By Dr. Paul Ehrlich and Henry Ehrlich
(This piece comes from an intense discussion of the mentioned article, which captured both our imaginations so we decided to sign it jointly.)
An article in the New England Journal of Medicine “The Whole Ball Game — Overcoming the Blind Spots in Health Care Reform” by cardiologist Dr. Lisa Rosenbaum looks at the complexity of trying to extract value from efforts to change our health care system. Expressing it as simply as we can, she argues that the doctor’s goal of achieving better outcomes by practicing evidence-based medicine may not be reconcilable with the goal of achieving patient satisfaction because it doesn’t fit into the patient’s preconceptions about what he needs. This shows all that’s wrong about viewing health care as just another consumer marketplace. To the “satisfied customer” good medicine is often based on doing things that, medically speaking, are either pointless, misleading, or even harmful, and all of them cost money. To many, a trip to the doctor for a sore throat isn’t complete without a prescription for antibiotics, even if the cause is a virus. It used to be that such a prescription could be viewed as merely pointless. Today in the era of antibiotic resistant microbes and concern for the bacterial environment of the gut, it could be judged harmful. But that kind of logic often doesn’t register.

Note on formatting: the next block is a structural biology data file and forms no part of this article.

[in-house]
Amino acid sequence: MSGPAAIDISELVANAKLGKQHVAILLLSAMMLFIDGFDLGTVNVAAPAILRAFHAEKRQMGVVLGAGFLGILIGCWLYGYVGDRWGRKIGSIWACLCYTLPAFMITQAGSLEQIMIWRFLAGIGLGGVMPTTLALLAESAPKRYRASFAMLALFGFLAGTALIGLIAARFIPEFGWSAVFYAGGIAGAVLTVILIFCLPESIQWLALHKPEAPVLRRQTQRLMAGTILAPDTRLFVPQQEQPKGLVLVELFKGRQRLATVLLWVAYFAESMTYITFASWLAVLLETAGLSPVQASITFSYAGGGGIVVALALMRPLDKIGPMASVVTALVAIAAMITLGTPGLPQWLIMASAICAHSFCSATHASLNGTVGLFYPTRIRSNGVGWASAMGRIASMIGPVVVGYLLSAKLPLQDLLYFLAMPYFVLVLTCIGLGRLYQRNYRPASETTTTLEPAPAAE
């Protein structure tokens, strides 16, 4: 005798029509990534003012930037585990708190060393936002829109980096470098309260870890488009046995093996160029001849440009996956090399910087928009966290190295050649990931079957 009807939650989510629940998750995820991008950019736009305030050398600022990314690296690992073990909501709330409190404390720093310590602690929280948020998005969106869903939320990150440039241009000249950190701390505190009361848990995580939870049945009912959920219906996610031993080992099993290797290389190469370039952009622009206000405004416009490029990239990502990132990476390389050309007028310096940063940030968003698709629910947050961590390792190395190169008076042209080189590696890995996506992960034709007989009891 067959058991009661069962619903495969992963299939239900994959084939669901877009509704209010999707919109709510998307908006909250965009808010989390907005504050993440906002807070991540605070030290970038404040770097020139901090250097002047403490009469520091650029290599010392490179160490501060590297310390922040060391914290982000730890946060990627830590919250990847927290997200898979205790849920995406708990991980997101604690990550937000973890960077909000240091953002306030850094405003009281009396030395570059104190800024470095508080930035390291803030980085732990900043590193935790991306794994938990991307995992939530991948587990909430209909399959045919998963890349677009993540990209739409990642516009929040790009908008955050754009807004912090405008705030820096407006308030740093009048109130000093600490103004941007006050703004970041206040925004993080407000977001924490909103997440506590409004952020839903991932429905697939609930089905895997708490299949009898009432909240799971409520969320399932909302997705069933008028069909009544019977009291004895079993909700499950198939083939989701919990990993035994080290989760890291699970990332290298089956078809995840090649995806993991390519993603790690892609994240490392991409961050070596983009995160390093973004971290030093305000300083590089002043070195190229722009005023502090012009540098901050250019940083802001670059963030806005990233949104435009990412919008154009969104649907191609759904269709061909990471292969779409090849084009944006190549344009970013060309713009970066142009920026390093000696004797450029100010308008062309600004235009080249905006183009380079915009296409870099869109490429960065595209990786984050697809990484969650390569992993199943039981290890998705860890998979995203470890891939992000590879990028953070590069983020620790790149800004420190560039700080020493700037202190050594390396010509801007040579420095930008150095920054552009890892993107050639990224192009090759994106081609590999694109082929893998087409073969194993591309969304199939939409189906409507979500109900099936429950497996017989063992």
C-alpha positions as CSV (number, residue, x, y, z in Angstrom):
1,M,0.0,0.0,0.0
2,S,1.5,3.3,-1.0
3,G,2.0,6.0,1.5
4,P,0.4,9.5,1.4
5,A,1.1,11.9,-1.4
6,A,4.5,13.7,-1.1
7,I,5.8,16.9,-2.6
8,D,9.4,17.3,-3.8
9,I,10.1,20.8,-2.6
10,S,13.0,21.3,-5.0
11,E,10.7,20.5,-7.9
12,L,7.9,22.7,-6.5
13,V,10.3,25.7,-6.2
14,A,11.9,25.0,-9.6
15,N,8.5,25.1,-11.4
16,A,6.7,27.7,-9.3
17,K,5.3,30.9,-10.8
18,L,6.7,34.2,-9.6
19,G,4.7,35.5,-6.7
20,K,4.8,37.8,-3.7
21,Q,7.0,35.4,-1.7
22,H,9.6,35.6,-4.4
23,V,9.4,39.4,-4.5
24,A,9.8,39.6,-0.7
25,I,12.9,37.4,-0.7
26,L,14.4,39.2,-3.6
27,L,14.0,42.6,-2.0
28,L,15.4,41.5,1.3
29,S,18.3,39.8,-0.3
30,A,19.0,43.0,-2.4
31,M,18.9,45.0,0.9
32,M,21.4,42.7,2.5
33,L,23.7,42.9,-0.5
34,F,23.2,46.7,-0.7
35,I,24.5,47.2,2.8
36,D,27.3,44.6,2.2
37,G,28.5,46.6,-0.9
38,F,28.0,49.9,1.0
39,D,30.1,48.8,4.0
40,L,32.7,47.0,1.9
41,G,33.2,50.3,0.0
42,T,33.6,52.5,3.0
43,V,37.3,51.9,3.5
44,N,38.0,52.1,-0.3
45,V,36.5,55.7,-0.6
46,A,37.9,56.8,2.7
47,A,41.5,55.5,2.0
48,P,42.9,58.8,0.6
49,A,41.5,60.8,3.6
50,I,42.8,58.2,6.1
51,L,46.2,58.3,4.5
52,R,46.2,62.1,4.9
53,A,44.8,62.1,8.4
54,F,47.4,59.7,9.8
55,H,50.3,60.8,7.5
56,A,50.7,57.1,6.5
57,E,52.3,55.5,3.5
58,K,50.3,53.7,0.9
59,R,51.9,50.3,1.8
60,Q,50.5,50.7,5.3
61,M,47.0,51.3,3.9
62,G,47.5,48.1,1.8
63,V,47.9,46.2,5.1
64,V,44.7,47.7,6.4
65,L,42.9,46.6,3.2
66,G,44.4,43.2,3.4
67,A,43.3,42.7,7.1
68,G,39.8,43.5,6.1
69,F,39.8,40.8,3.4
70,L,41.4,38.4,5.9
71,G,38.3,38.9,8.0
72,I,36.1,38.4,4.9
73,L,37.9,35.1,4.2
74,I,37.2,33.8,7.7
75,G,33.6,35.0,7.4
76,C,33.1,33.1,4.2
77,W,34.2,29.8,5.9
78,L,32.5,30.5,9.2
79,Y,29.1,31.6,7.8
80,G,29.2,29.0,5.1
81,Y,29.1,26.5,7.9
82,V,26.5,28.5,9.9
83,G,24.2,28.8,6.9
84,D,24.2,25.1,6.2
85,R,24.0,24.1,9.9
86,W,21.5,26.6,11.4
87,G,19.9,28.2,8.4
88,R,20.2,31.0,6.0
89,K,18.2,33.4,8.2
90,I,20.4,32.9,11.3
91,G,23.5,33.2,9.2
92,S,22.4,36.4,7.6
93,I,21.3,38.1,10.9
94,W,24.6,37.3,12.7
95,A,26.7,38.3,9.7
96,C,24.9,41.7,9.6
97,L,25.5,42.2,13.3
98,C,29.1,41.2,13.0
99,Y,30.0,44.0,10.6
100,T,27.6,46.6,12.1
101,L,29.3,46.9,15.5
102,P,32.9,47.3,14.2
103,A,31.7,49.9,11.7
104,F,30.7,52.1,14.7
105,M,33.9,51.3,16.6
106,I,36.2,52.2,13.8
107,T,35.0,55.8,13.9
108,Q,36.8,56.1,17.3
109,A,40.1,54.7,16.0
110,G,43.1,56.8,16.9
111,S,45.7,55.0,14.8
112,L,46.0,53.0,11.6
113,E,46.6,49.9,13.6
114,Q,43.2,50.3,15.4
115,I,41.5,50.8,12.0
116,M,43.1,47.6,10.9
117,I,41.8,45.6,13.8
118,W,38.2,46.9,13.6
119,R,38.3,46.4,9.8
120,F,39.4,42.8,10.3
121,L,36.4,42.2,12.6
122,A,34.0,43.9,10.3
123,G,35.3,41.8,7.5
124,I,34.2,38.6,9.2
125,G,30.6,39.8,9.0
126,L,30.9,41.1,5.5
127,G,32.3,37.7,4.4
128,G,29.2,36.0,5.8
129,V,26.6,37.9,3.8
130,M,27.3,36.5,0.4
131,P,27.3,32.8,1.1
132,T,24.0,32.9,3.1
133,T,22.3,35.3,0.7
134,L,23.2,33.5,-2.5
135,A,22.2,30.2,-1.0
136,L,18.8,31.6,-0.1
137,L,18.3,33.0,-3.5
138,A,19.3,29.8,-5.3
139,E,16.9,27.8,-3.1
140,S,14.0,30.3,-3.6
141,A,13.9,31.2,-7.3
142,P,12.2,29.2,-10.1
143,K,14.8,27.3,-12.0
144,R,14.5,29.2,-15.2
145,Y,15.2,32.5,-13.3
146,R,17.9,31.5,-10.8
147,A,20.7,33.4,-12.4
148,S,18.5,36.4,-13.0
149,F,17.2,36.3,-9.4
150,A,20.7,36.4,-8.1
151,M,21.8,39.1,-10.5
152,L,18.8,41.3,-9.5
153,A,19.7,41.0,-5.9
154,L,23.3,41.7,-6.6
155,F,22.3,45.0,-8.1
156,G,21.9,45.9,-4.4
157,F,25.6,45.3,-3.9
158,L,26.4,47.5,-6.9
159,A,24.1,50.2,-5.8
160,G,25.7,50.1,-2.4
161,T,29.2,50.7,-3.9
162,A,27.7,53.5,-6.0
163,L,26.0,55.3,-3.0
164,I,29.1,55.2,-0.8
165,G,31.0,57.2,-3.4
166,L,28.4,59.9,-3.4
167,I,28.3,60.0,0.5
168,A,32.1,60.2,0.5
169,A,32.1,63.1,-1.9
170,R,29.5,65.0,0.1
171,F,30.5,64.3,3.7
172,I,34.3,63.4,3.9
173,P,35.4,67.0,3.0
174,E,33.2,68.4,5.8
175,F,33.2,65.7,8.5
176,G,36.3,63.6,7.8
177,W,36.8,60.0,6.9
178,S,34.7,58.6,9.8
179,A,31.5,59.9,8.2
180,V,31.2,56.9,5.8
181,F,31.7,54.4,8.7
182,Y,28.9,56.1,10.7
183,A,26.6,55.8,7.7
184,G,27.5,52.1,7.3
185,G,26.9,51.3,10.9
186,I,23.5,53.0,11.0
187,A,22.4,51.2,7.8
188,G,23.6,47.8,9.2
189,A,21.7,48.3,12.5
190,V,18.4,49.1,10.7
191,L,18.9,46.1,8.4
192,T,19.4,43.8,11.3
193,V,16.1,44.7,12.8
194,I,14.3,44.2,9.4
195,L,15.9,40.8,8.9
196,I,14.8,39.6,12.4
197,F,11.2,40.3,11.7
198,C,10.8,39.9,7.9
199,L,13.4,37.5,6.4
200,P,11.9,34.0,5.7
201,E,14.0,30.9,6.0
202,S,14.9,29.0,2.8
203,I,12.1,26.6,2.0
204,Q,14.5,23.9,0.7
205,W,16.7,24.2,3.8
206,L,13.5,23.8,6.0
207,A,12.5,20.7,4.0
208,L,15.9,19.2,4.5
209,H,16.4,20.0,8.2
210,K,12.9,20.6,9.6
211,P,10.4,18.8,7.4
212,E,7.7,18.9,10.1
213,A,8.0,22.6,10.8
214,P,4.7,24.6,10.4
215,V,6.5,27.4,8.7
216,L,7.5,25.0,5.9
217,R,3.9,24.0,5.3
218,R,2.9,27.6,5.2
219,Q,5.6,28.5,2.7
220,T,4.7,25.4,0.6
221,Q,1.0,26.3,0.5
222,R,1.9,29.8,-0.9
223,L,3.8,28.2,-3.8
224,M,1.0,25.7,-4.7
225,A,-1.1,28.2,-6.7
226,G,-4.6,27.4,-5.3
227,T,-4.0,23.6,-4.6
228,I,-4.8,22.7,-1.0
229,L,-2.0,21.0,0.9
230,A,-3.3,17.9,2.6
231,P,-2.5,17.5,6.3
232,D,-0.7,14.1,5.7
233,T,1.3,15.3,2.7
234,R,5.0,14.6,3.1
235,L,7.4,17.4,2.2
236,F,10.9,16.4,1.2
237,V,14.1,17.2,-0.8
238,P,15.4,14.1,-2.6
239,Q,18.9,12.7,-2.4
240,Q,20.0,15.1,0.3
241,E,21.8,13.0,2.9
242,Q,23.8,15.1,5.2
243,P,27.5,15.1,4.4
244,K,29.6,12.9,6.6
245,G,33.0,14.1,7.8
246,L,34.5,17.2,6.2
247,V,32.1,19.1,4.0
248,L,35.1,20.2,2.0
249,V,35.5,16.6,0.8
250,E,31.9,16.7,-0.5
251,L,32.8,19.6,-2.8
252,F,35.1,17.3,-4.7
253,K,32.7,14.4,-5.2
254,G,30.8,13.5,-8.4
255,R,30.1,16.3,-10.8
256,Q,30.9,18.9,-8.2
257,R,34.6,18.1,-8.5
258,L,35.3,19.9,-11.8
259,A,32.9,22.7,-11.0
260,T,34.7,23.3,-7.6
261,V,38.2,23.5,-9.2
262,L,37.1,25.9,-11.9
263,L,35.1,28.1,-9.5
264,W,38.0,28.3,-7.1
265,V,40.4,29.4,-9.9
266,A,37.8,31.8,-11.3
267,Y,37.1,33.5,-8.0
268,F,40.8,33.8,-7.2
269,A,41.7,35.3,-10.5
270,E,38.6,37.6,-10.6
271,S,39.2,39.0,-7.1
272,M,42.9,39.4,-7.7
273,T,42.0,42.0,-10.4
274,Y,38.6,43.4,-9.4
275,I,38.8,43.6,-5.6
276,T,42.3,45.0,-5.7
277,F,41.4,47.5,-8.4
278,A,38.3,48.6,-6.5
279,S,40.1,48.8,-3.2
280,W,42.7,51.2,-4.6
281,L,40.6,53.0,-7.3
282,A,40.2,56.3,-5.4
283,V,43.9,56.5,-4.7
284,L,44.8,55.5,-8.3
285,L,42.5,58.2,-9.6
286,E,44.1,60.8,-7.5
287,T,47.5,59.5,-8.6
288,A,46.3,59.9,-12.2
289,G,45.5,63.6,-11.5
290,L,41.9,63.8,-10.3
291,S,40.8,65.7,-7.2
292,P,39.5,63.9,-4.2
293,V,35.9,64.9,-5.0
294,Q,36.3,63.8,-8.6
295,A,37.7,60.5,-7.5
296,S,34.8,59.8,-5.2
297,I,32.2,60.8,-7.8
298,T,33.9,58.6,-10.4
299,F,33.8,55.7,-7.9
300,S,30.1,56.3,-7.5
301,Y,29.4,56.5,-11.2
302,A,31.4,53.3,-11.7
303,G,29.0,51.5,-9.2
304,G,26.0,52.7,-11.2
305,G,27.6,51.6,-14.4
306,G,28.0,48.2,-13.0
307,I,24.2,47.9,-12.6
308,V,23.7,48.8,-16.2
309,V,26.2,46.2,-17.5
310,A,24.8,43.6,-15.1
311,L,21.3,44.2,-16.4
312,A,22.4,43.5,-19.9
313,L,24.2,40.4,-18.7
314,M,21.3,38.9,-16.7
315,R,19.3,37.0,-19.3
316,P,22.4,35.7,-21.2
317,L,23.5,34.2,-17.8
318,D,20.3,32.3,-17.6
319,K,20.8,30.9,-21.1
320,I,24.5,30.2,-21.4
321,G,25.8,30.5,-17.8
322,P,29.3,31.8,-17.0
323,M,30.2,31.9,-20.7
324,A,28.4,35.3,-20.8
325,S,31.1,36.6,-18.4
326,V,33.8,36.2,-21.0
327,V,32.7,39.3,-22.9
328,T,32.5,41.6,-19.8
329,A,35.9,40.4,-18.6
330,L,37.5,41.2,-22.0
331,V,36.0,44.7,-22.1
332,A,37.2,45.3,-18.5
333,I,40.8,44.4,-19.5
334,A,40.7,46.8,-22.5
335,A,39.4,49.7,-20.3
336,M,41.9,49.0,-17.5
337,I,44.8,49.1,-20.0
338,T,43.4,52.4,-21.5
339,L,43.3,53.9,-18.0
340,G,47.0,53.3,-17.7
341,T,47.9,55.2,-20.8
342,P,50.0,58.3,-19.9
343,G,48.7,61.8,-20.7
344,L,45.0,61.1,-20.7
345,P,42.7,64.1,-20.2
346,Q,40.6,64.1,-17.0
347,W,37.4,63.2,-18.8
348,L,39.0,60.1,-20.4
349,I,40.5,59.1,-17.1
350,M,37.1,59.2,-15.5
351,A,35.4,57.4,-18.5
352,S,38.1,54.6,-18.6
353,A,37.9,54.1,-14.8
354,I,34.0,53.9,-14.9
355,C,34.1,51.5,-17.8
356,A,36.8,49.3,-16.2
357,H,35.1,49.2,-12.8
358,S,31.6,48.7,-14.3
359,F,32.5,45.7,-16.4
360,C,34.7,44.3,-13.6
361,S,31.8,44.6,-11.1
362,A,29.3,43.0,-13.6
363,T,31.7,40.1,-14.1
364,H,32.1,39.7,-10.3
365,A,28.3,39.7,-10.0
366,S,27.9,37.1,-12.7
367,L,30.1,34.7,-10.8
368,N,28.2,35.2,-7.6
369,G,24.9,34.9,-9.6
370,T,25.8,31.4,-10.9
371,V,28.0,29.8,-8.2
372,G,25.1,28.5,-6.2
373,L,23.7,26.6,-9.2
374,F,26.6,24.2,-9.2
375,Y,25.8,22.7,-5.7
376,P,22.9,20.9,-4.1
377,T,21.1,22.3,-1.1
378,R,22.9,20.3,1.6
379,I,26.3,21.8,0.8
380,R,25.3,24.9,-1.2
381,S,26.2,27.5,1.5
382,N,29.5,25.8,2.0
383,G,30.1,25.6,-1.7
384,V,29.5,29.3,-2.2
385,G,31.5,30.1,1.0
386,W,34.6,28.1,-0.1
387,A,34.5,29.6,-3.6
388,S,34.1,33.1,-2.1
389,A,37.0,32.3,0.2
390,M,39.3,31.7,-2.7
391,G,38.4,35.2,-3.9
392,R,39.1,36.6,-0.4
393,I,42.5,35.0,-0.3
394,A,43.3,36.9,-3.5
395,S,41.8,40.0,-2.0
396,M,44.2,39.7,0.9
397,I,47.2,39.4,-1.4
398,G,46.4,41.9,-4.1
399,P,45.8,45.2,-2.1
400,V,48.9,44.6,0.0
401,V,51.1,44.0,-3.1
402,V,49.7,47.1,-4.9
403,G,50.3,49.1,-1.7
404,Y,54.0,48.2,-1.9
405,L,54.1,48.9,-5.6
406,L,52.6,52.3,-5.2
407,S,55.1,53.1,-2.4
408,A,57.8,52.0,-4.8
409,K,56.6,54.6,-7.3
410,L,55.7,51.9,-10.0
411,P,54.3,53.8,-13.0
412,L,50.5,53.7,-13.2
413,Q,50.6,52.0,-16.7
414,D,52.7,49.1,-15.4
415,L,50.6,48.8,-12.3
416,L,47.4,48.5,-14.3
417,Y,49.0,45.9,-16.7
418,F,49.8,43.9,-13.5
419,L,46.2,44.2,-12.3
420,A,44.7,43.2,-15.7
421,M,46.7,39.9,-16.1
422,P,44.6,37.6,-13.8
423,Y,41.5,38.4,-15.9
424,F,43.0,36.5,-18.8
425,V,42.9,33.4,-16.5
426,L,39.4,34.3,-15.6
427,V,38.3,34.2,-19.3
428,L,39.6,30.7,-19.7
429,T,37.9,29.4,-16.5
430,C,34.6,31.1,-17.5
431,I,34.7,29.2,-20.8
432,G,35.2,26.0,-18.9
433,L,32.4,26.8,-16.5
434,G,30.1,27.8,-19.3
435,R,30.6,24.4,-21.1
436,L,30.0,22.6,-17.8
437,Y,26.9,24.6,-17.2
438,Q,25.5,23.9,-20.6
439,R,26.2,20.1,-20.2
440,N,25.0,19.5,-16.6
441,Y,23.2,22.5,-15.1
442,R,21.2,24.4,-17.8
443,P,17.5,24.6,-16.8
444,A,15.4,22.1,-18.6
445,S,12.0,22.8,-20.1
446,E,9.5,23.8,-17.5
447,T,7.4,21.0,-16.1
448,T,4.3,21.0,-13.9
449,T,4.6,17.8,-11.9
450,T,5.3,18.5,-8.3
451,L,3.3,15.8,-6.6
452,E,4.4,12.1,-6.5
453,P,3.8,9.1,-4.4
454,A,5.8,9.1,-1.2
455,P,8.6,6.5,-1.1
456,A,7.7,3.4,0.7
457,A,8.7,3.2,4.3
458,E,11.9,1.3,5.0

Dr. Rosenbaum tells about a patient she saw as a fellow at a cardiology clinic where patients often came seeking a second opinion. “Usually, such patients would hand me a stack of records describing previous care. But in attempting to satisfy their expectations of better care, I faced a frequent challenge: the previous cardiologist had not done anything wrong.” Rosenbaum asked why he wanted a second opinion. He said, “My other cardiologist just doesn’t seem to be doing anything to keep me from having a heart attack.”
The patient was preoccupied if not obsessed from the sound it. He had curtailed his life to lower the risks, cutting out playing hockey and also worried about working as hard as he did. “Though he had no symptoms, his fears were not unfounded. He was overweight and had poorly controlled hypertension, and his diet was riddled with salt. Most troubling to him, both his father and brother had had heart attacks at a young age. But as we began to discuss risk-factor modification, he raised a common question: ‘Isn’t there some test you could do?’” He had already had thousands of dollars worth of tests. To cut a long story short, Dr. Rosenbaum’s preceptor sat down with the patient and explained that further tests wouldn’t reveal anything they didn’t know and that blood pressure medication and a change in diet would help. The patient said no one had ever explained this before.